There are several incidents of state enabled violence such as the Shiwang’andu at which a helicopter carrying a UPND campaign team came into a firing range from a multitude of PF militias and the Chawama shooting incident of an unarmed UPND supporter, Mapenzi Chibulo and many more shocking and humiliating scenarios that are too difficult to comprehend. Again, in all these incidents, no arrests were made and no inquiry was set up to bring the culprits to book. It is apparently in the PF “dununa” philosophy that assumes that violence unleashed on the opposition is a demonstration of power and political strength.
We have so far witnessed a notorious and a violent campaign that is targeting the people of southern and to a certain degree western and north western provinces for their association with UPND. Let me be clear on this point once more; ethnic identity is deeply rooted in our politics and associations because often times people tend to share common characteristics in terms of values, traditions, language, race, feelings and experience in such a way that they extend their solidarity towards a common cause in order to defend their identity which is at risk or undermined. This conceptual framework of ethnicity takes root in our character and finds solace in a political organisation that promulgates causes that are so close to our experiences not necessarily to the exclusion of others. It is not uncommon for a group of people to pledge solidarity towards a leader or an entity that is perceived to have elements similar to their religion, customs, laws, values, language and heritage. For instance, a political leader who wants to woo votes from the easterners would strive to conduct their campaign in the local language that identifies that ethnic group. This assumption forms the basis of my argument I introduced in the beginning of this article that explains that ethnic identity and political identity are not far from each other. Where there is an ethnic identity, identity politics come into play so unequivocally. With such, ethnicity is loosely politicized at the indiscretion of the minority tribes. That said, I stick to my earlier argument that there is no such a thing as a superior tribe because our cultural traits that differentiate us from others cannot be measured by any rule.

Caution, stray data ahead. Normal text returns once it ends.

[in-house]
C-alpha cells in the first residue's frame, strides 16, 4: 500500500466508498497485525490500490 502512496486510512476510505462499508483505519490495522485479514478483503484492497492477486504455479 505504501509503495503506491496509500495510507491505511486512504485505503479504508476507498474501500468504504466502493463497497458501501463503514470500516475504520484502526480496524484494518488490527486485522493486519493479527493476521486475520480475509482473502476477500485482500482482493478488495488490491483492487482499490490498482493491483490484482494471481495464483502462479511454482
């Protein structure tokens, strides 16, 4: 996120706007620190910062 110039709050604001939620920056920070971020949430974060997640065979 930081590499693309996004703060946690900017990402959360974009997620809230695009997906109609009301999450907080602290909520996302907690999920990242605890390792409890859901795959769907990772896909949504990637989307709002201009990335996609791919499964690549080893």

It’s a pity that other tribes, precisely my tribe Bemba has promoted the notion of tribal dominance and often relegates others as either primitive, unwise and second class citizens. We have unashamedly disparaged and treated other tribes with despicable contempt as if we have the monopoly of wisdom. Truth be told, most of the tribes we have shunted to the bottom are in fact the best of all in terms of their character and personality. In fact from practical experience, my tribe cannot even be trusted with public resources. It is also in the theory of this analysis that criminal activities specifically burglary, pickpocketing, fraud and robbery have found a fertile ground in the northern region and on the Copperbelt where the perceived dominant language is a medium of communication. Why do people travelling from the south and west on a bus or train would tighten safety measures to their personal effects once they cross the Kafue river ? My life experience at Canisius Secondary school in Monze district in southern province was a marvelous one. I hope to dedicate an article on this subject to highlight a social interaction in what should be seen as “a foreign community”.
The failure by the PF government to promote ethnic inclusion and tolerance has halted economic development as evident in the weakening of the currency, deteriorating of quality of human life and social programs such as health and educational services. In its place, a sophisticated administrative incompetence of state and non-state institutions and the breakdown of law and order is holding a grip on the horizon and so is institutionalised corruption, plunder and other forms of thuggery – from State House to the bottom ladder of the civil service have characterised the PF administration. It is common knowledge that the populist “don’t kubeba” administration of Michael Sata was heavily loaded up with the president’s family members and friends both in public service at home and foreign mission.
That said, the PF administration has triggered both a security and national crisis that has rendered the once vibrant nation, a failed state under its watch.
Chali N. Nondo